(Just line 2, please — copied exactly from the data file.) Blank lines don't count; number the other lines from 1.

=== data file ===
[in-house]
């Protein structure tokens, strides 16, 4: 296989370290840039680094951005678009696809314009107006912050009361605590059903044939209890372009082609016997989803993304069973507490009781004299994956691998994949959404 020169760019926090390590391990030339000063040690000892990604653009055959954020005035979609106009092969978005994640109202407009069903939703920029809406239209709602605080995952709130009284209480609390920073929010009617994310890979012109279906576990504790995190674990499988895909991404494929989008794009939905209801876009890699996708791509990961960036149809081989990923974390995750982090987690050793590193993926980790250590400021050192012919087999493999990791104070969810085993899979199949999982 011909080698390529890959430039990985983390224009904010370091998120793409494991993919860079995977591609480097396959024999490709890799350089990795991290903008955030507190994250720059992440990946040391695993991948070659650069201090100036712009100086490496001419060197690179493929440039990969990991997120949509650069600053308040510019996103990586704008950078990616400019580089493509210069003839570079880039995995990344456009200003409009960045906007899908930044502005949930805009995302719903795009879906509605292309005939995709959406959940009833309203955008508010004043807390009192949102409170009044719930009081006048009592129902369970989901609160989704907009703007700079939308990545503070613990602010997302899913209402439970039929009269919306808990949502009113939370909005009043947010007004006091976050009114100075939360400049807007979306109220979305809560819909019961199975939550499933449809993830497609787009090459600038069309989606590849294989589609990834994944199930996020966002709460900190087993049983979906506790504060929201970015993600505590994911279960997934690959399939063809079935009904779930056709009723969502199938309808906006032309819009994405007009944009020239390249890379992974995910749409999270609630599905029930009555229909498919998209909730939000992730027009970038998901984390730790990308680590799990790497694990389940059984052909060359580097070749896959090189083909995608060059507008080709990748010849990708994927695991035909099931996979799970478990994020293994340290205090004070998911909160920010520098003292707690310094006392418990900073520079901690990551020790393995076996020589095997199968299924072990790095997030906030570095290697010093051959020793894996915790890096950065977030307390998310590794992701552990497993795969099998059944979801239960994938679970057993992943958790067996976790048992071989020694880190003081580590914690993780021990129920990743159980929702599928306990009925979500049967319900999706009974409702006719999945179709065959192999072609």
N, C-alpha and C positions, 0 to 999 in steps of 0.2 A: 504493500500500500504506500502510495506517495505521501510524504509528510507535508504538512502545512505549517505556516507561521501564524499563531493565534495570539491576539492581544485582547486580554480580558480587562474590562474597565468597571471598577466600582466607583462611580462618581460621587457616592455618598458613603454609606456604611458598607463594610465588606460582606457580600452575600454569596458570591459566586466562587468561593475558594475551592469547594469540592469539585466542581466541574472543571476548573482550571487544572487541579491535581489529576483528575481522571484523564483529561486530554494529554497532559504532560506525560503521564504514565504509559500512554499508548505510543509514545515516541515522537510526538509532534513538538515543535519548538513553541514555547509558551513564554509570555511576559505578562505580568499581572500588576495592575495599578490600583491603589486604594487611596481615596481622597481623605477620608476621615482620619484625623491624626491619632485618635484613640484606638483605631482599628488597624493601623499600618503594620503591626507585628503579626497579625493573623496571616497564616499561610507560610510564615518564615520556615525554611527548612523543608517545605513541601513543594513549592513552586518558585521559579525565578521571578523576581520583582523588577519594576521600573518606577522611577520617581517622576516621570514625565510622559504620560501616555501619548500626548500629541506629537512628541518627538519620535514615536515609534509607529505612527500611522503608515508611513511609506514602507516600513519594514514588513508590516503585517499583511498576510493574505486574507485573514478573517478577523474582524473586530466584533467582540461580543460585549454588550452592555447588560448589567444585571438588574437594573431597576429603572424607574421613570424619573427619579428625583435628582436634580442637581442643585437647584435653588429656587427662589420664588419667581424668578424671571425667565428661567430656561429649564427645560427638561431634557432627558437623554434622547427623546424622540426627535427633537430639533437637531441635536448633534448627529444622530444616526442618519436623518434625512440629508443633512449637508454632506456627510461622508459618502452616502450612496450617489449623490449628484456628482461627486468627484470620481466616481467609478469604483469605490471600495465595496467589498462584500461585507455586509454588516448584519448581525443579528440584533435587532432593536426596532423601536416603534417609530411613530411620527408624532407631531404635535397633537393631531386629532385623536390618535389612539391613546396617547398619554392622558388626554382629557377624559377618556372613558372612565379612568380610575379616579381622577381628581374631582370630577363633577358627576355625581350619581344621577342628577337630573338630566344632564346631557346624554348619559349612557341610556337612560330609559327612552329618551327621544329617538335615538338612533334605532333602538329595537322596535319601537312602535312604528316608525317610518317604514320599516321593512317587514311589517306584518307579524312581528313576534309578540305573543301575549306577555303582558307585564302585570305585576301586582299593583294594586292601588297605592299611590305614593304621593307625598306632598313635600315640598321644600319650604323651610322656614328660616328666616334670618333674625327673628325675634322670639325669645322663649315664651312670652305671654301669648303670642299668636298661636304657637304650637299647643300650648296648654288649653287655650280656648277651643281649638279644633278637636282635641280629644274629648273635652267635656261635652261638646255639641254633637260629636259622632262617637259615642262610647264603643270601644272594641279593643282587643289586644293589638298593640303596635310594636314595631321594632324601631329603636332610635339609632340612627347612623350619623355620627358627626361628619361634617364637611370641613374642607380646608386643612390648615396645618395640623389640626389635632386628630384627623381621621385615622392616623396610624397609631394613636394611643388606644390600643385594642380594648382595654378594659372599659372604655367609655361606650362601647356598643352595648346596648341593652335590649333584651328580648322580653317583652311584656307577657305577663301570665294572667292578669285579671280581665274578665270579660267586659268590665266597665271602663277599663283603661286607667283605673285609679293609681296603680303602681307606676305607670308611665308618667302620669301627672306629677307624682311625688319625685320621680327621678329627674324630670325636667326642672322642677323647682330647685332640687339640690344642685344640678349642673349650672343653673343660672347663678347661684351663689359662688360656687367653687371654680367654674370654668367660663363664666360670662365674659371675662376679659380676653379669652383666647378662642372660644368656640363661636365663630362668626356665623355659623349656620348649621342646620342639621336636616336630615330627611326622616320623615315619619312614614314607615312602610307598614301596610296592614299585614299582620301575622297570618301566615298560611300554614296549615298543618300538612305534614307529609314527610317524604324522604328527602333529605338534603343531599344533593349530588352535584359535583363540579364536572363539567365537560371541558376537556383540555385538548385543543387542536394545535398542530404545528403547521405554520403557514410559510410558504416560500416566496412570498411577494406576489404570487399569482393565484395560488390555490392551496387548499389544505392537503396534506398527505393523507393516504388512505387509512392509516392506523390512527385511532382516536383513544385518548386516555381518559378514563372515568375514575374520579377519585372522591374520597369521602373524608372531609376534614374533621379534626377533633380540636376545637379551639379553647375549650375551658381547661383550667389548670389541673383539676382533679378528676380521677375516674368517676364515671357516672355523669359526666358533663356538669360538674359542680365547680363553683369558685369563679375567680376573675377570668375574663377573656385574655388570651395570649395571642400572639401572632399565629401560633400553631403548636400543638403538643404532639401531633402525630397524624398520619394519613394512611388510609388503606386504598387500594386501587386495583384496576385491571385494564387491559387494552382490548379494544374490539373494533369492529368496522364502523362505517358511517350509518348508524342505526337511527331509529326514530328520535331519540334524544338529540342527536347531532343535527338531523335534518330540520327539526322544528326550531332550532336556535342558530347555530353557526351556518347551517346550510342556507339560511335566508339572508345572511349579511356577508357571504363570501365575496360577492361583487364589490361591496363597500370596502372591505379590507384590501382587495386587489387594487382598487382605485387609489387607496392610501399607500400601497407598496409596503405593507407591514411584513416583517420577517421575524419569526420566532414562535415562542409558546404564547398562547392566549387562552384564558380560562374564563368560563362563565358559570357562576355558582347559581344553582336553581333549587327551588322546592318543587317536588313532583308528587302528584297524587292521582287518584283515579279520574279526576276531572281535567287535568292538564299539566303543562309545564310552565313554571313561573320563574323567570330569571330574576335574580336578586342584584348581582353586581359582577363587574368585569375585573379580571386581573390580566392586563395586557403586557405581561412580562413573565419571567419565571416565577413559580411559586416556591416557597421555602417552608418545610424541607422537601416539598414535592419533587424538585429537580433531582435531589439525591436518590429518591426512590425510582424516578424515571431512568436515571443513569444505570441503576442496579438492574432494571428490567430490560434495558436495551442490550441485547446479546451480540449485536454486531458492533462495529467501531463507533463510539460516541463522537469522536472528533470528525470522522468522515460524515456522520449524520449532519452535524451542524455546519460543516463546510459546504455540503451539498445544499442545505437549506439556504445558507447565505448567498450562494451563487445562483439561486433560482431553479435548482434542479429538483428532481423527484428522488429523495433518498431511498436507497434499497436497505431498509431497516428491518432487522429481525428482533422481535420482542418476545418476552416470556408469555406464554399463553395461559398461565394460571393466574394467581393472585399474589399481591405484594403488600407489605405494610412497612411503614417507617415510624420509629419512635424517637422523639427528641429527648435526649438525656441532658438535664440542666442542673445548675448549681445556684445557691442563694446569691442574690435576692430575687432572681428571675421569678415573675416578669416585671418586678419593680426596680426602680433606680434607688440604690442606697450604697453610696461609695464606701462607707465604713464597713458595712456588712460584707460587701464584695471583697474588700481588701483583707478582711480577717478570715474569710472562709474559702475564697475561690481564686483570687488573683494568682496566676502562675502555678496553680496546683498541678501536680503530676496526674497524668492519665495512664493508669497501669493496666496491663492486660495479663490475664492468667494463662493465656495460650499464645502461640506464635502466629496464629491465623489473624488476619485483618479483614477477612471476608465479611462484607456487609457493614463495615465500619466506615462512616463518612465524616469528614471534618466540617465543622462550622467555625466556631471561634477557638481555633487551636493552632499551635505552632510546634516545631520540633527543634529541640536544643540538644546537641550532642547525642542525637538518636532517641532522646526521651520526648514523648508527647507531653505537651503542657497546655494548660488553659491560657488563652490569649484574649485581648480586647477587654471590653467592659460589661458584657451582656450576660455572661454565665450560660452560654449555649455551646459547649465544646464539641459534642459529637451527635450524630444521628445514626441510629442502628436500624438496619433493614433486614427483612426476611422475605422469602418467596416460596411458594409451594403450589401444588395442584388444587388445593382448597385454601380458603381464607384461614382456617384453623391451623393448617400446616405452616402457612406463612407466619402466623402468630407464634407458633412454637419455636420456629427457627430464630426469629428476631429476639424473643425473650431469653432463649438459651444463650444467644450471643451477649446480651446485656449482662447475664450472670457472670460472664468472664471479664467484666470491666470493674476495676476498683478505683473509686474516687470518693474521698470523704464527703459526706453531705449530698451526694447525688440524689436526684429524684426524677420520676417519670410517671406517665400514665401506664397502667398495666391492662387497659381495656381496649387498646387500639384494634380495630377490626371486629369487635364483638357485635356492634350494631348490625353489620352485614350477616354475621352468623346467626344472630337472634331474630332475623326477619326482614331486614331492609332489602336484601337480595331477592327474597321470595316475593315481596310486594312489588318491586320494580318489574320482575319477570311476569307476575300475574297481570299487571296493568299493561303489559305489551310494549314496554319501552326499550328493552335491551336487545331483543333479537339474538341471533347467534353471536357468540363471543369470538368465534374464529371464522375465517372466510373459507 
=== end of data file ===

């Protein structure tokens, strides 16, 4: 296989370290840039680094951005678009696809314009107006912050009361605590059903044939209890372009082609016997989803993304069973507490009781004299994956691998994949959404 020169760019926090390590391990030339000063040690000892990604653009055959954020005035979609106009092969978005994640109202407009069903939703920029809406239209709602605080995952709130009284209480609390920073929010009617994310890979012109279906576990504790995190674990499988895909991404494929989008794009939905209801876009890699996708791509990961960036149809081989990923974390995750982090987690050793590193993926980790250590400021050192012919087999493999990791104070969810085993899979199949999982 011909080698390529890959430039990985983390224009904010370091998120793409494991993919860079995977591609480097396959024999490709890799350089990795991290903008955030507190994250720059992440990946040391695993991948070659650069201090100036712009100086490496001419060197690179493929440039990969990991997120949509650069600053308040510019996103990586704008950078990616400019580089493509210069003839570079880039995995990344456009200003409009960045906007899908930044502005949930805009995302719903795009879906509605292309005939995709959406959940009833309203955008508010004043807390009192949102409170009044719930009081006048009592129902369970989901609160989704907009703007700079939308990545503070613990602010997302899913209402439970039929009269919306808990949502009113939370909005009043947010007004006091976050009114100075939360400049807007979306109220979305809560819909019961199975939550499933449809993830497609787009090459600038069309989606590849294989589609990834994944199930996020966002709460900190087993049983979906506790504060929201970015993600505590994911279960997934690959399939063809079935009904779930056709009723969502199938309808906006032309819009994405007009944009020239390249890379992974995910749409999270609630599905029930009555229909498919998209909730939000992730027009970038998901984390730790990308680590799990790497694990389940059984052909060359580097070749896959090189083909995608060059507008080709990748010849990708994927695991035909099931996979799970478990994020293994340290205090004070998911909160920010520098003292707690310094006392418990900073520079901690990551020790393995076996020589095997199968299924072990790095997030906030570095290697010093051959020793894996915790890096950065977030307390998310590794992701552990497993795969099998059944979801239960994938679970057993992943958790067996976790048992071989020694880190003081580590914690993780021990129920990743159980929702599928306990009925979500049967319900999706009974409702006719999945179709065959192999072609």